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Laid-Off Flight Attendants Find New Work Fighting COVID-19

It seems like such an obvious and powerful idea: airlines that laid off thousands of workers over the past few weeks are retraining some employees to assist in hospitals and nursing homes during the coronavirus pandemic. Flight attendants, after all, are already skilled in handling minor medical emergencies and by the very nature of their job, know how to remain coolly capable amid chaos.

After Scandinavian Airlines announced a temporary work reduction on March 15 that affected 90% of its workforce, it's now proudly posting pictures on Twitter of its first group of cabin crew members who've volunteered to help healthcare workers.

And Virgin Atlantic and the budget carrier easyJet, both based in the U.K., are working with the country's National Health Service to staff nearly half a dozen new hospitals opening specifically to deal with the coronavirus crisis. The employees will change beds, tend to patients and assist doctors and nurses working on the wards.

"We are very proud of our highly skilled people at Virgin Atlantic," said Corneel Koster, the company's chief customer officer, in a statement provided to NPR. "Since the Government's Coronavirus Job Retention Scheme was announced, we have been inundated with our employees looking to help other organizations at this time of crisis."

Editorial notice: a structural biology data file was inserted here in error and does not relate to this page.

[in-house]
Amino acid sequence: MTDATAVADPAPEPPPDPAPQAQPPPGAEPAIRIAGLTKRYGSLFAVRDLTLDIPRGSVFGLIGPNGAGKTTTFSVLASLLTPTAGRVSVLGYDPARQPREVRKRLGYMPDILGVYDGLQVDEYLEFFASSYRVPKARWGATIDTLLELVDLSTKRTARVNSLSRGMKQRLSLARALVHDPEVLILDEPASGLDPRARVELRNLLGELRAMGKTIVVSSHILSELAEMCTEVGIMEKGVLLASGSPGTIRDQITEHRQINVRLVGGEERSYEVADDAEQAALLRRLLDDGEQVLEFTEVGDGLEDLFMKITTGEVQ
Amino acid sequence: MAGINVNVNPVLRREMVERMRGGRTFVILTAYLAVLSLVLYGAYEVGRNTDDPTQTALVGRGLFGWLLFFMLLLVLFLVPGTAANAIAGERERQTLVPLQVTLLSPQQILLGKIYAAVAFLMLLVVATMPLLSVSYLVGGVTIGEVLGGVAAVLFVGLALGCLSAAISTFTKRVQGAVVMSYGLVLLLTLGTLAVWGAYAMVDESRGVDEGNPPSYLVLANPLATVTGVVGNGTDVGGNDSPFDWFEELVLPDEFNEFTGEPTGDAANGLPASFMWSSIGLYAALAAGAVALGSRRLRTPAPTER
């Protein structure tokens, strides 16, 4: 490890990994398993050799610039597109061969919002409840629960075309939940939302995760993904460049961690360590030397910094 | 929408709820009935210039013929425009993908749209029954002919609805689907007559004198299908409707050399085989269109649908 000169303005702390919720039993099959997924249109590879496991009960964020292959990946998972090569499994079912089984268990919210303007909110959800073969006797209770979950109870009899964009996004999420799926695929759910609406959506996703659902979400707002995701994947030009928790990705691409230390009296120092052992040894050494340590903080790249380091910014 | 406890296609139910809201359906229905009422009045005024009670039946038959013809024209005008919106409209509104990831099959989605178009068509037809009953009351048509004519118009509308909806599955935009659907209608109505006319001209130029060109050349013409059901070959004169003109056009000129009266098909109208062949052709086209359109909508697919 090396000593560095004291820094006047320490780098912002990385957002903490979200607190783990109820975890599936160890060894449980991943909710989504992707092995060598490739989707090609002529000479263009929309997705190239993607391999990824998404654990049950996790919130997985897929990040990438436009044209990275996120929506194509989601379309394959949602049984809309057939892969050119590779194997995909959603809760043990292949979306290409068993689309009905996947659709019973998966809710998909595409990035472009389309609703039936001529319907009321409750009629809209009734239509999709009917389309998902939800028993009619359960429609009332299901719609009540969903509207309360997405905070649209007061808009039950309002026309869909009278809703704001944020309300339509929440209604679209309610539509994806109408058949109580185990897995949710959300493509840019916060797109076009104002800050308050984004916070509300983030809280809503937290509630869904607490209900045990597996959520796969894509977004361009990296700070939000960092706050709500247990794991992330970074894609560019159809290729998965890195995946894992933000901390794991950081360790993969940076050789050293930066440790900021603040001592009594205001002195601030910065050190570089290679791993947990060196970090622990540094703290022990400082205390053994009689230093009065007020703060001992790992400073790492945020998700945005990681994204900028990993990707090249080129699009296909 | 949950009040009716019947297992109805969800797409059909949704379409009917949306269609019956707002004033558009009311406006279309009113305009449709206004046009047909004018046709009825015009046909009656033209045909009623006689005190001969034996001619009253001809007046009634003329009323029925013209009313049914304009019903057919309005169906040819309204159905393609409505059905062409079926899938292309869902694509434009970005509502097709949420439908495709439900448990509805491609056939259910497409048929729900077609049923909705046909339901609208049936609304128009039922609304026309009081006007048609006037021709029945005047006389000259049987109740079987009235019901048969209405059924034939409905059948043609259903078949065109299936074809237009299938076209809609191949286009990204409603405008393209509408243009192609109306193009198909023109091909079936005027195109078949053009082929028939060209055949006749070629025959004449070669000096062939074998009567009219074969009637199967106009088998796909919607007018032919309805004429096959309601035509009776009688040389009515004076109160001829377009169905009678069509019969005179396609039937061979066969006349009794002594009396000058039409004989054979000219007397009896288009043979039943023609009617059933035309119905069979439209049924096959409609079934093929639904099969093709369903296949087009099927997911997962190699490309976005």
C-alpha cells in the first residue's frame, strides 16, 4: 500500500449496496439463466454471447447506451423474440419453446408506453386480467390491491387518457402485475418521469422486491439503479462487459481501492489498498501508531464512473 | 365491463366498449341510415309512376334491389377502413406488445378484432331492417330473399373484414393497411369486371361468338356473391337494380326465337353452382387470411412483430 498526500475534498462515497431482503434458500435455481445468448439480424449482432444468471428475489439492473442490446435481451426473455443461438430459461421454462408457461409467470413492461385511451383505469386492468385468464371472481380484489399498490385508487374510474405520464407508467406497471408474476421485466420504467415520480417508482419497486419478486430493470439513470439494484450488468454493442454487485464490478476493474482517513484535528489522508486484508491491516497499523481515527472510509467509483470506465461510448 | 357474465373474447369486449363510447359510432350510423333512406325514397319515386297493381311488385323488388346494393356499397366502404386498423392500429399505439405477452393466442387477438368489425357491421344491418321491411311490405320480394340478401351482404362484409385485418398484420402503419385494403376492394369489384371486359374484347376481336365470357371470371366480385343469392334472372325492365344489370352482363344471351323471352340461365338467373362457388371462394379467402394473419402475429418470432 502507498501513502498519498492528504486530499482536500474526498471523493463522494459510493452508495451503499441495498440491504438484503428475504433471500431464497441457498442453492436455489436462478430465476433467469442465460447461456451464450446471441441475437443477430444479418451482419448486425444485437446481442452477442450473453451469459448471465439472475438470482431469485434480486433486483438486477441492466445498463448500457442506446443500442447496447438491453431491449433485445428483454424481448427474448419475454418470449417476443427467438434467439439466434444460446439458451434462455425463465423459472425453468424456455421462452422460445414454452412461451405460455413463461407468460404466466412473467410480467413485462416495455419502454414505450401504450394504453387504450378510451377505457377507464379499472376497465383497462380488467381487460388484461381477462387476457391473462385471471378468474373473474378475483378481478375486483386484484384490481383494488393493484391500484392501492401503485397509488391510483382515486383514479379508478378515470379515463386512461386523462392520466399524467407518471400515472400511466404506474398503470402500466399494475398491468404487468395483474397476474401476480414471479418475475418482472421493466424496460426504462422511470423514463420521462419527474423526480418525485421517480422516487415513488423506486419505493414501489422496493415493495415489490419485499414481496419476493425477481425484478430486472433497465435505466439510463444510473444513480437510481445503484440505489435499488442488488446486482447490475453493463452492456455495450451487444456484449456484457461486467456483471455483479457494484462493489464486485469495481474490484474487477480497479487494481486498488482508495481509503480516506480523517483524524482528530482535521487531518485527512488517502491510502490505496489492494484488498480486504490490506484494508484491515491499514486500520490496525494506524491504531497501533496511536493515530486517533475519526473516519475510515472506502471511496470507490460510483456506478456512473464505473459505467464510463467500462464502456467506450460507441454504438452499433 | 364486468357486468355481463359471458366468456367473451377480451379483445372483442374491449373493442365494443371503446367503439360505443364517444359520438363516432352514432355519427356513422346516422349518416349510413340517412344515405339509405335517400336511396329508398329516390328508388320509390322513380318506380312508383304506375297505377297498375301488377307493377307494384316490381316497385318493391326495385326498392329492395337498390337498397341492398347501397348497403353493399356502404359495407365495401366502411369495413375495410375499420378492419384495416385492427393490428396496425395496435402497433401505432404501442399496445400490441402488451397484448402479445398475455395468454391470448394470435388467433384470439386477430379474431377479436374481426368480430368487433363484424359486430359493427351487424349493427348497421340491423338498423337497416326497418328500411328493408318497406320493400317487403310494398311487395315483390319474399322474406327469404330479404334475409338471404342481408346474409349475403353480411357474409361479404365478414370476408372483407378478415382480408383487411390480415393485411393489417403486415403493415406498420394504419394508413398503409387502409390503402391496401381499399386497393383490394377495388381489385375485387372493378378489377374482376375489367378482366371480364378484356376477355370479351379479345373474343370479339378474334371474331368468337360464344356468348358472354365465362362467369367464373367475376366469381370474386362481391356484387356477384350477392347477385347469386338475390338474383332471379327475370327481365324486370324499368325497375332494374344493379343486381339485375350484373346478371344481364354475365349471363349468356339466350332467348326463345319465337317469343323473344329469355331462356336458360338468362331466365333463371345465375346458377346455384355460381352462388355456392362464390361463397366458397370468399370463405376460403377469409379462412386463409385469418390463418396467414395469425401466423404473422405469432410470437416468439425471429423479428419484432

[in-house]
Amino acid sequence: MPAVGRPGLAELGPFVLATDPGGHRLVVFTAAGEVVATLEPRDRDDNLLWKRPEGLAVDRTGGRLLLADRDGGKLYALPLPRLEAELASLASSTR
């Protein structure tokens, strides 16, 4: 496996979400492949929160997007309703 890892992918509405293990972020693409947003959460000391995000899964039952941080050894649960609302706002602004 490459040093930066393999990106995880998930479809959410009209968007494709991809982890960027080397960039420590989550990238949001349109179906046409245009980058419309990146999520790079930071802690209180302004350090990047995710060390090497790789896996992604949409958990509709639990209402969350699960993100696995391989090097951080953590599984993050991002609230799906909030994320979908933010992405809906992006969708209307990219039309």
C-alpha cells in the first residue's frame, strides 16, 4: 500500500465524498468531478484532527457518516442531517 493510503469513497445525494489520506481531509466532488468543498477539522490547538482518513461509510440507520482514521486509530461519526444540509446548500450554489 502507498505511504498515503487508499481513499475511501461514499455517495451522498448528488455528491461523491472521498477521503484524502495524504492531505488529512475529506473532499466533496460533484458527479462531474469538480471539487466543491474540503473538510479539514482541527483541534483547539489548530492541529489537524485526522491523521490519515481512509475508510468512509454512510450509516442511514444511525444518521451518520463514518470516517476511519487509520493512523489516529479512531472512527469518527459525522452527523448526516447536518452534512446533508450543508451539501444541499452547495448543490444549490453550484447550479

A 21-year-old SAS flight attendant named Filip Palmgren told The Associated Press he was excited to sign up after learning of the opportunity from the airline.

"I immediately replied to the email," he said. "I felt this was a very huge opportunity for me to help and to contribute to society and help the healthcare, which I think is very important in these times."

The only airlines that have announced such programs have received outside support. The Wallenberg Foundation in Sweden has stepped up to help SAS, and British airline employees who are pivoting to work or volunteer at the new hospitals fighting COVID-19 will get free accommodation as well as partial board.

Julie Hedrick, the national president of the Association of Professional Flight Attendants, did not rule out the possibility of similar initiatives in the U.S. "We are having conversations with our leaders in Washington to discuss utilizing interested Flight Attendants to lend a hand during this crisis," she said in a statement to NPR. "We know there is interest among the American Airlines Flight Attendant group, and we stand ready to assist."

Copyright 2021 NPR. To see more, visit https://www.npr.org.

Neda Ulaby reports on arts, entertainment, and cultural trends for NPR's Arts Desk.